But God and Jesus had the inside scoop, they knew something that none of them could fathom. This was no whimper on the cross, it was a victory shout! One more stage towards a new heaven and a new earth was accomplished. Soon there would be a new beginning, a new season, a new day, a new dawn. Yes, a new humanity was about to be birthed!!!!
I can remember a period of 12 months of my life that I had to make some difficult life choices. I laid down leadership of a community that I loved dearly, Newsong. Soon after I agonized over the decision to resign my role, after 12 years, as the Field Director with my Mission agency. After that last decision I was cleaning out the Field Rep office I loved and worked in and was feeling really lost. I had been identified by these roles for so long that it defined me and gave me influence, respect and to a degree, control. While filling up yet another cardboard box of books I felt like a powerless nobody. It was like falling off the ladder and restarting the climb from the bottom rung. Yes, I knew well that Patricia and I were going to start something new (Verge@50) out of our house, but even that seemed to be so insignificant in comparison to what I was doing all these years.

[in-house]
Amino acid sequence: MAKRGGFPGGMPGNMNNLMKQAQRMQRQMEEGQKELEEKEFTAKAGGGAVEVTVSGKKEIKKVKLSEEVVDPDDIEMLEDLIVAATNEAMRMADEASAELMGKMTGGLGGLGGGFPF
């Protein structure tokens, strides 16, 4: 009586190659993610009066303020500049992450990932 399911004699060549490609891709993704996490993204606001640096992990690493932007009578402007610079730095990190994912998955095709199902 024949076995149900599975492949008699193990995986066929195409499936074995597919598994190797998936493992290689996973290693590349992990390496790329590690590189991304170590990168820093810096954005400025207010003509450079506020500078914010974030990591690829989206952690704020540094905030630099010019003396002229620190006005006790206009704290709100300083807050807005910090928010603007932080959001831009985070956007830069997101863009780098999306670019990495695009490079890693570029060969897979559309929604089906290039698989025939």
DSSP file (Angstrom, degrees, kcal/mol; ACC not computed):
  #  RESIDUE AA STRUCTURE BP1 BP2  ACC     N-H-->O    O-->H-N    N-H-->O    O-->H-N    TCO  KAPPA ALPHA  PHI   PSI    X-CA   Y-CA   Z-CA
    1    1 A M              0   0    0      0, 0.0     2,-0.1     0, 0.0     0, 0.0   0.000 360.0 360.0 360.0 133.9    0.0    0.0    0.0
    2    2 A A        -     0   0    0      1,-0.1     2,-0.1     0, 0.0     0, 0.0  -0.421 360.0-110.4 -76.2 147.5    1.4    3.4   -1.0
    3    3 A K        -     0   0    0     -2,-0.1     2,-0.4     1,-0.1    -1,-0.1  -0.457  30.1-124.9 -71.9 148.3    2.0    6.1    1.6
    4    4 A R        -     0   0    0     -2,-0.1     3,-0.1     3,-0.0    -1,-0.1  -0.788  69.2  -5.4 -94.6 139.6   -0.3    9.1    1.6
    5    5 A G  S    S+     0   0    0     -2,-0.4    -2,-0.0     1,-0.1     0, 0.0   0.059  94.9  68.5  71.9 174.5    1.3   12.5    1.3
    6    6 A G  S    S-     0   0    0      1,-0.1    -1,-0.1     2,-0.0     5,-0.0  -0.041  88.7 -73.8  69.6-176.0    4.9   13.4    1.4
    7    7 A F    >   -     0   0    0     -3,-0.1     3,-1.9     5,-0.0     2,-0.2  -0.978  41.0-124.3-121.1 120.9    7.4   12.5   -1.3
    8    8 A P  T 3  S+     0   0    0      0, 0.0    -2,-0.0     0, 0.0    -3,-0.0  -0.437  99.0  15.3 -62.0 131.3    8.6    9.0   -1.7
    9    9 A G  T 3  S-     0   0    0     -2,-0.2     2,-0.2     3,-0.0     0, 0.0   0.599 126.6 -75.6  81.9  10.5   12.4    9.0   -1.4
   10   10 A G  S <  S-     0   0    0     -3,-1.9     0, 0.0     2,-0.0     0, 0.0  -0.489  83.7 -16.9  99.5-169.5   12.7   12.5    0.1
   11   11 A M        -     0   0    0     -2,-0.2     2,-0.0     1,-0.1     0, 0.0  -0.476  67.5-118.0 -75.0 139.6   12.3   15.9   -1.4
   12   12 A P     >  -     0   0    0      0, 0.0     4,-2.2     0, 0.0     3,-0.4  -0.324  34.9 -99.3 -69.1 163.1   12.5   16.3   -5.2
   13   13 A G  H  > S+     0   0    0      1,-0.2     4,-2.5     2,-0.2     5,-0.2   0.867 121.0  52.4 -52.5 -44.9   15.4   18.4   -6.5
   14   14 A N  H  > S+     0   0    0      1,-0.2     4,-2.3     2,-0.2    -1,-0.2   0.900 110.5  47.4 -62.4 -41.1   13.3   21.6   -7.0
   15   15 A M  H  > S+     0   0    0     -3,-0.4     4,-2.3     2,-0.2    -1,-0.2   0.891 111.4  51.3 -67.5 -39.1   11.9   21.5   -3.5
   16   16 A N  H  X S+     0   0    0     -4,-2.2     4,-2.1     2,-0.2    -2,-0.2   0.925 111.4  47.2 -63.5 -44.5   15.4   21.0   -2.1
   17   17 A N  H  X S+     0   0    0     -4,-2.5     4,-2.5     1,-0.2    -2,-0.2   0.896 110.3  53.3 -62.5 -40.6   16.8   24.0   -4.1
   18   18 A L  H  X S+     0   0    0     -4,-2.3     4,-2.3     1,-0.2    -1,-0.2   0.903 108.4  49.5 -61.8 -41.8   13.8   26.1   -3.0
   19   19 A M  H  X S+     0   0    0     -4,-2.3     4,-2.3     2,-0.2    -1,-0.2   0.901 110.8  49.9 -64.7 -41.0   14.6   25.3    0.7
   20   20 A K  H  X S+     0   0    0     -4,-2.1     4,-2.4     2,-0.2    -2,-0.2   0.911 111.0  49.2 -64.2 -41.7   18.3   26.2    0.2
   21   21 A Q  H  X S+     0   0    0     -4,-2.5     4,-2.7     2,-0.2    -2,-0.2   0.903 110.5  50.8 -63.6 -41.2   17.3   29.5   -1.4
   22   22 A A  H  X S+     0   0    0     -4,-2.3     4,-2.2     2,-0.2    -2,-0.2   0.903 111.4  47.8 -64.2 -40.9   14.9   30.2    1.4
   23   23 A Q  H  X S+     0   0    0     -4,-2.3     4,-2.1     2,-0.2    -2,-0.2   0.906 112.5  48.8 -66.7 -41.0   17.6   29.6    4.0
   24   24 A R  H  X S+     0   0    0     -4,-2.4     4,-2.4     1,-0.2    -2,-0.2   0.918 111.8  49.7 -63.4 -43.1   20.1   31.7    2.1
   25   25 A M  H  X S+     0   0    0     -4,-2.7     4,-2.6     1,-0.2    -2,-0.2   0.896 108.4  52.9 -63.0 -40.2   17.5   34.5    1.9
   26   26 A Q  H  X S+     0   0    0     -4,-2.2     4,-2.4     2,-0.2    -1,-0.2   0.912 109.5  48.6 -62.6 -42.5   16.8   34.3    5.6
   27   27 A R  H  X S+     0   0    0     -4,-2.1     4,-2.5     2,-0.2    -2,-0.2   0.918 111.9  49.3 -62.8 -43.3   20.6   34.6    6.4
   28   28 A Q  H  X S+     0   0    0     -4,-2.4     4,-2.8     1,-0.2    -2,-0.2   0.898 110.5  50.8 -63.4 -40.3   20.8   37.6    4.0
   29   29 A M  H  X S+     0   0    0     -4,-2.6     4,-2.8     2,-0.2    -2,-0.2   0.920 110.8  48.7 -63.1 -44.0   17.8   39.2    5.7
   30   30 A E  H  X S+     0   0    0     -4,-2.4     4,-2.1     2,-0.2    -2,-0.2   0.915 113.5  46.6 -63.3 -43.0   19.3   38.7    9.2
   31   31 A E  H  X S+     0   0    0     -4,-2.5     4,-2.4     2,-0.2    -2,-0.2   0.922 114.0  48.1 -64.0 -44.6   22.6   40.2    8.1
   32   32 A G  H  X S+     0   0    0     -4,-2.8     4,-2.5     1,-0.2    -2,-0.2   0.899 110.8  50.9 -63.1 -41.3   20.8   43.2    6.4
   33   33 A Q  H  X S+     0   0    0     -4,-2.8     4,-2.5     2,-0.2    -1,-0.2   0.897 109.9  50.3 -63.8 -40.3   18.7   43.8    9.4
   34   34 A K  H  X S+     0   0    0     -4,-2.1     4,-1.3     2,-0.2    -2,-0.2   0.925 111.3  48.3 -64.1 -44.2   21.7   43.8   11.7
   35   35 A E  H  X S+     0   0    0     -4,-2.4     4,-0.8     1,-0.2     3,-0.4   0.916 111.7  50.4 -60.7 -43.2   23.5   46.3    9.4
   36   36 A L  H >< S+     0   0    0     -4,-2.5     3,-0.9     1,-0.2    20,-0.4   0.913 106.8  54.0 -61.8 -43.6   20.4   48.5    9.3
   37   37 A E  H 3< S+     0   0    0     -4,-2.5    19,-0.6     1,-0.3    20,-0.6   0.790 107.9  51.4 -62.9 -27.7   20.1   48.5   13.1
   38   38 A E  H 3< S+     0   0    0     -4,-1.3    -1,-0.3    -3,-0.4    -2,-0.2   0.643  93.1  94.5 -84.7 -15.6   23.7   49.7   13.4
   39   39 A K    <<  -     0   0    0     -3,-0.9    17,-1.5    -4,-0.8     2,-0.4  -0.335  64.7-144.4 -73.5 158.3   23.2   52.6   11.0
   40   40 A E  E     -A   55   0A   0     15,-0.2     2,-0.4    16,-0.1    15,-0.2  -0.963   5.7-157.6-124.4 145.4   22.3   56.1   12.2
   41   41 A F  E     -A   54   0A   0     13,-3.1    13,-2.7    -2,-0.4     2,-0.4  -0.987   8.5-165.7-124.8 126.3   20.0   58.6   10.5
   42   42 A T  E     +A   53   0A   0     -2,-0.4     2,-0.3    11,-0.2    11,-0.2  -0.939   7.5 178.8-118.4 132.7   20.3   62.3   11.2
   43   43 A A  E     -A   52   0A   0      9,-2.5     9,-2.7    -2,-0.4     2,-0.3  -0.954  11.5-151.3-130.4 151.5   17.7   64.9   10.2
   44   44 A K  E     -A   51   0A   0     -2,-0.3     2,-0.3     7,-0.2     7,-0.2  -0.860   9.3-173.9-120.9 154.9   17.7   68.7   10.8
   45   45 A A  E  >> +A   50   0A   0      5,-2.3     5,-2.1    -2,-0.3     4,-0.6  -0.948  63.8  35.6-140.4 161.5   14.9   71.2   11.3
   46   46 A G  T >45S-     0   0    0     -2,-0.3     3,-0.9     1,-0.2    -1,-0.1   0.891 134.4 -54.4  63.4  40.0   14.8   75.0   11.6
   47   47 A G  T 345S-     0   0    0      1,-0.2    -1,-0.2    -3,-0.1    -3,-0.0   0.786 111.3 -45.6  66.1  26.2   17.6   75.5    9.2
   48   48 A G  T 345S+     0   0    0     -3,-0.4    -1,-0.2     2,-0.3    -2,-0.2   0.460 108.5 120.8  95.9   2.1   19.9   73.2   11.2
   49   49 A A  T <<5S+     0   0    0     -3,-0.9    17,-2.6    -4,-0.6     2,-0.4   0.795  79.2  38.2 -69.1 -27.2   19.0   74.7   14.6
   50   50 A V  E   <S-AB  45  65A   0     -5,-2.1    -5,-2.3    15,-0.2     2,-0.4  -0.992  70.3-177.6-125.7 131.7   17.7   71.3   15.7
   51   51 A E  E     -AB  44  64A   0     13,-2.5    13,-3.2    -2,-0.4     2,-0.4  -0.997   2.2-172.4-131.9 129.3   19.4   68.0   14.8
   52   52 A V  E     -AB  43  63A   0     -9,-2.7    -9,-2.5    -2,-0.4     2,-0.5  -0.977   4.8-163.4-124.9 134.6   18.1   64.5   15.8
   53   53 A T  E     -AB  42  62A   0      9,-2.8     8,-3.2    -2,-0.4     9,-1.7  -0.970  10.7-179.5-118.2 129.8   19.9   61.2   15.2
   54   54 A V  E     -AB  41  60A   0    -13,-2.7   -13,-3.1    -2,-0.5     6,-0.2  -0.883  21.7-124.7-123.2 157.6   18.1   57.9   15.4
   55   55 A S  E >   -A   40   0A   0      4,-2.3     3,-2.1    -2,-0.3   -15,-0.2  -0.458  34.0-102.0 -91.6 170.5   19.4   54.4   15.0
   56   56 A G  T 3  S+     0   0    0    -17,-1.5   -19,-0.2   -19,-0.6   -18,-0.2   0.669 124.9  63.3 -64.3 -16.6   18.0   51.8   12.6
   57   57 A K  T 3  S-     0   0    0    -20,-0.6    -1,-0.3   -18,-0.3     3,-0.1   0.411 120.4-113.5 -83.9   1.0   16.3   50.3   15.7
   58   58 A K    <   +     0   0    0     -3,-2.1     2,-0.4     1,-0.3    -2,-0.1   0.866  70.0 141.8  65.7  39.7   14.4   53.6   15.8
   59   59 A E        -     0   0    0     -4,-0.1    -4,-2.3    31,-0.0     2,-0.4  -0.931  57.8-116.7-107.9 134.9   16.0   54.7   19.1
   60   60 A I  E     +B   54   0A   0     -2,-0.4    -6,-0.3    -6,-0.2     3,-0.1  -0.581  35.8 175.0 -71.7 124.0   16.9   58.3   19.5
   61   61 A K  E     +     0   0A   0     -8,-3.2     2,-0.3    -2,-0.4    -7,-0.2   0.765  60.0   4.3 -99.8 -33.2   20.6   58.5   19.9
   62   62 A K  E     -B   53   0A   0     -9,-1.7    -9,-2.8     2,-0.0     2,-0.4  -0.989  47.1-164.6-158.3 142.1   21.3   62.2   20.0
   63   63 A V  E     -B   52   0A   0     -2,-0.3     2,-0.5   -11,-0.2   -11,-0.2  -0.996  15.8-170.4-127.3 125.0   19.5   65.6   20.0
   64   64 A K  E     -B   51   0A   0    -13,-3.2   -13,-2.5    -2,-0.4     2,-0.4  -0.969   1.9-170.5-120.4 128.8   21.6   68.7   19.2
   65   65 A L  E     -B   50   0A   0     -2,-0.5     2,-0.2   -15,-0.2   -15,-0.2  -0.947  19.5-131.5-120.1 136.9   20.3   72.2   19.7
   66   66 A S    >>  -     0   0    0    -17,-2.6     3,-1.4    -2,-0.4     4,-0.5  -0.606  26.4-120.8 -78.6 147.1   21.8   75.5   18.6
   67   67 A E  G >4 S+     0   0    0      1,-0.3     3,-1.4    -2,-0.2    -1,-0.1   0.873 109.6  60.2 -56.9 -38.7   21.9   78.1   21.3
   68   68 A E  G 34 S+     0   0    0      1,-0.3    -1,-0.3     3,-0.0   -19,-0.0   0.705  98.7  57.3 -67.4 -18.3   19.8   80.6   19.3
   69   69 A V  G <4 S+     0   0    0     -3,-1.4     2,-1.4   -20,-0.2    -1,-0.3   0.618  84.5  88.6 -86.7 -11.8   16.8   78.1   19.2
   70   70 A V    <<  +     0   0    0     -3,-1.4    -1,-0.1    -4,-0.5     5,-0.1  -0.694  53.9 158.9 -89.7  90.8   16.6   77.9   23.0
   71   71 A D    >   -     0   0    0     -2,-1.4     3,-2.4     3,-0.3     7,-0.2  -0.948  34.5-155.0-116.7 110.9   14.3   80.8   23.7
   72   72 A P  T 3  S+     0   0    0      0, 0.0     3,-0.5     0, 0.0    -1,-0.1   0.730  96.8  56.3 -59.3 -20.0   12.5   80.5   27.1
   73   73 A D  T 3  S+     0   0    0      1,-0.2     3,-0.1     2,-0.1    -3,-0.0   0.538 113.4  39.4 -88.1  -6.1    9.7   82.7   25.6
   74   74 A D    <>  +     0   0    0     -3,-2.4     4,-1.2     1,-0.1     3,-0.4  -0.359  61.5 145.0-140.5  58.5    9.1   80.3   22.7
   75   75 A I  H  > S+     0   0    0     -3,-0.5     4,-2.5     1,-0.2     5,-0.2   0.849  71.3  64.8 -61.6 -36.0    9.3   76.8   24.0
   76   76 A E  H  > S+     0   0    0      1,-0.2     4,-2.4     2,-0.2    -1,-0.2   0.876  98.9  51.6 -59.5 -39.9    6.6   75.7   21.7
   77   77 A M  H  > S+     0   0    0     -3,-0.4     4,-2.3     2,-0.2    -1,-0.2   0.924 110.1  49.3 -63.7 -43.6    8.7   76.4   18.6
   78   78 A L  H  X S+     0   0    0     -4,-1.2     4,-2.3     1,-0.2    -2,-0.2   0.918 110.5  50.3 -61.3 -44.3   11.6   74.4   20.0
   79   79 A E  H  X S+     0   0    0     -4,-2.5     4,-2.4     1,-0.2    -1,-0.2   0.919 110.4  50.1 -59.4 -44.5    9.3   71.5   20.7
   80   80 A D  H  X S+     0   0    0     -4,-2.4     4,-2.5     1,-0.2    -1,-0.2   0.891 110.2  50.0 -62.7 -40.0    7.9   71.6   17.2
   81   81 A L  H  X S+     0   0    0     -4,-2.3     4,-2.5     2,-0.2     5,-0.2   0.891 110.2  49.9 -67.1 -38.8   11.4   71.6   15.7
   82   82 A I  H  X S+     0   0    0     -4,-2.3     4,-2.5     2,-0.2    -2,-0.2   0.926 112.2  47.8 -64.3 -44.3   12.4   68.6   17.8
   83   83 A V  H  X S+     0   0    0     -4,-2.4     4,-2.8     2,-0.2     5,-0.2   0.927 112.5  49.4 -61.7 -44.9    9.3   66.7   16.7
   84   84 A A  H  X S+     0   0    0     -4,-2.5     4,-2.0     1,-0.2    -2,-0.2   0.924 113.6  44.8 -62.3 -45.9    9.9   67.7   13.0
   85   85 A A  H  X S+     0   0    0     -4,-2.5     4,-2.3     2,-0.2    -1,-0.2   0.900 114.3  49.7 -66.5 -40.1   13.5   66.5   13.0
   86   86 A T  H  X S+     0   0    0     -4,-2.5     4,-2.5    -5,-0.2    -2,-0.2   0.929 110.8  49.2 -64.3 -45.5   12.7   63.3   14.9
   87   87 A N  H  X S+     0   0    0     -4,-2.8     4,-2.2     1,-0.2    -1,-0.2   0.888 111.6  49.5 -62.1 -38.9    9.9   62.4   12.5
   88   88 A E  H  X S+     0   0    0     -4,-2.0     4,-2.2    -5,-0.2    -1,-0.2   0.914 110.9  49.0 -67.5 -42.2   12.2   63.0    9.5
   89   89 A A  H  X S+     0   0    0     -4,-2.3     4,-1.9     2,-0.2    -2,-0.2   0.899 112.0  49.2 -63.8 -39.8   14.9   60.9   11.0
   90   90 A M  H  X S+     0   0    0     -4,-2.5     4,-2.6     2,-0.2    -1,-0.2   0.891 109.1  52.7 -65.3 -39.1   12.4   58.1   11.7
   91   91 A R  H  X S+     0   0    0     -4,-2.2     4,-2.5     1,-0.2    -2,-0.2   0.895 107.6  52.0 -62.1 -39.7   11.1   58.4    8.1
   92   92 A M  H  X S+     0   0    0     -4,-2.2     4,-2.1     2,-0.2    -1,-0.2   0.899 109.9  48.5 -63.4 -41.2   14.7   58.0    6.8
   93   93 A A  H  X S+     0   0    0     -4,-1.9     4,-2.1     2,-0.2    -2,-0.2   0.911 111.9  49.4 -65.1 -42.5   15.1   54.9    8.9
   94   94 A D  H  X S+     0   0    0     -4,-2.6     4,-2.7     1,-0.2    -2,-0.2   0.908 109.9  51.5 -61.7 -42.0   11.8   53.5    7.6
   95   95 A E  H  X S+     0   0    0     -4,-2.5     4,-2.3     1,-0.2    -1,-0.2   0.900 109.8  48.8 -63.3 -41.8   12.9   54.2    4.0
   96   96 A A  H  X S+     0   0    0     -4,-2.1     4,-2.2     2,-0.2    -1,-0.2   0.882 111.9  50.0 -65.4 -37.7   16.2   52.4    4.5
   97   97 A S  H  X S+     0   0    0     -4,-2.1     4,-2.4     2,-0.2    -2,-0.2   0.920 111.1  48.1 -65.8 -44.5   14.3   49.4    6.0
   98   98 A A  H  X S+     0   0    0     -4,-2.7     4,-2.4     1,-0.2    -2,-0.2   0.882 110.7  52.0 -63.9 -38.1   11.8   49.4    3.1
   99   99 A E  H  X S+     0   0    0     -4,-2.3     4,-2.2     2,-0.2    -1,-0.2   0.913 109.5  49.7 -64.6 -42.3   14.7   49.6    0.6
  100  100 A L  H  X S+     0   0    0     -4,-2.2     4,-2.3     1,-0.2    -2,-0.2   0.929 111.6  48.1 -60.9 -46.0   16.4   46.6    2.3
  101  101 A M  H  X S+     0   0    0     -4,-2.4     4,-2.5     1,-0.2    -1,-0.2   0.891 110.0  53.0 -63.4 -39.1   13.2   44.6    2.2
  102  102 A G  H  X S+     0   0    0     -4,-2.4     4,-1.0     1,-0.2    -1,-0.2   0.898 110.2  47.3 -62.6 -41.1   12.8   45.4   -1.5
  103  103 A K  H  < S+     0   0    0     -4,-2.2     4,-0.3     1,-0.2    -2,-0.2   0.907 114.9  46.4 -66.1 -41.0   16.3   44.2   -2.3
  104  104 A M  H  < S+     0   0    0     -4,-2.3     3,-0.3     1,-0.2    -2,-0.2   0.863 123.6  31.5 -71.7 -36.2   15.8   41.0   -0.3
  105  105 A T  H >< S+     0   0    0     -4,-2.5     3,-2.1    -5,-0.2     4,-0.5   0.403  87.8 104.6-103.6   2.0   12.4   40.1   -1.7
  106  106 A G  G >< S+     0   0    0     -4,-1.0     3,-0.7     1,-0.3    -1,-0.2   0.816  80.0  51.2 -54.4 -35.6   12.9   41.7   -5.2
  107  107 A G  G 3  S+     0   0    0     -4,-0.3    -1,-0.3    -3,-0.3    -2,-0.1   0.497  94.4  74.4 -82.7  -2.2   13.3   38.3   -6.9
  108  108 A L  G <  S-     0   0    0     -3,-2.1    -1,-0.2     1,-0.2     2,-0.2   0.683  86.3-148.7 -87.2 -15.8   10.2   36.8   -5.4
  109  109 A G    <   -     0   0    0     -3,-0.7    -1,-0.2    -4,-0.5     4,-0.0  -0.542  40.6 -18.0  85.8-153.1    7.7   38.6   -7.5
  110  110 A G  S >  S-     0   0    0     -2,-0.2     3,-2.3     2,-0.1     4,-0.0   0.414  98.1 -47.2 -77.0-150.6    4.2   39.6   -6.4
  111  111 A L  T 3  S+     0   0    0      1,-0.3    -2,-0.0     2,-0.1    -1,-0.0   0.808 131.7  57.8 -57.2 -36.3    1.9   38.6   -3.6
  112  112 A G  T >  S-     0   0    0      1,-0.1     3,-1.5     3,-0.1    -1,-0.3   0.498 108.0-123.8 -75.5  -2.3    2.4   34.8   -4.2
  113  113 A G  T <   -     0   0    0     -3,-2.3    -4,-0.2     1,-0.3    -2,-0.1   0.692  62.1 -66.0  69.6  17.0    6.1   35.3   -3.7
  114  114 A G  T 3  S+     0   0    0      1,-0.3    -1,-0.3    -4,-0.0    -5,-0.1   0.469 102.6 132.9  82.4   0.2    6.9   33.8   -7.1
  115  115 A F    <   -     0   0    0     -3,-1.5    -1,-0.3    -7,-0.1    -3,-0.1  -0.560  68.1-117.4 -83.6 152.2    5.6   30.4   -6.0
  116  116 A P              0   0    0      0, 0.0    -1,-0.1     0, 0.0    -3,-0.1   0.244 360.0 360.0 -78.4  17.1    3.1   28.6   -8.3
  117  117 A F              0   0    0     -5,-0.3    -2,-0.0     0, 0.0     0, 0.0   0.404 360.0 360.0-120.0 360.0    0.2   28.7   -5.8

Then the Lord began to teach me all over about following. While packing a few remaining decorative items that graced my office, my friend Dave Gibbon’s came on-line and asked if I wanted to chat. At first I ignored him because I was in no mood to be cheered up. I was feeling sorry for myself. I didn’t want to talk to anyone, let alone allow Dave to see me in this sad-sack state. Then Dave sent me this link of Ed Dobson’s story of losing his ability to lead a vibrant congregation because of ALS, a terminal illness. I stopped what I was doing and watched. I watched and sobbed should be a better description. The truth of Ed’s life mirrored exactly what I was feeling. It was a reminder that losing a position or a platform is not the end of the world. Ed’s life began to take on new meaning and new opportunities opened to him to influence.
Now I am re-learning that my main job as a leader is following His, (Jesus) lead. Perhaps that is the greatest task of all of us, to learn how to follow Jesus personally and daily. Maybe the word ‘leader’ in our communities of faith should be used sparingly and the words ‘follower’ should be used consistently? It more completely describes our true identity.
For me this losing is slowly being understood as becoming gain. Yes, I have lost my title as ‘field leader’ but I have gained new freedom too and I have relearned the posture of a disciple. I haven’t thrown out my leadership books yet, but some are making their way to other people’s libraries and some may stay in their cardboard boxes for awhile yet!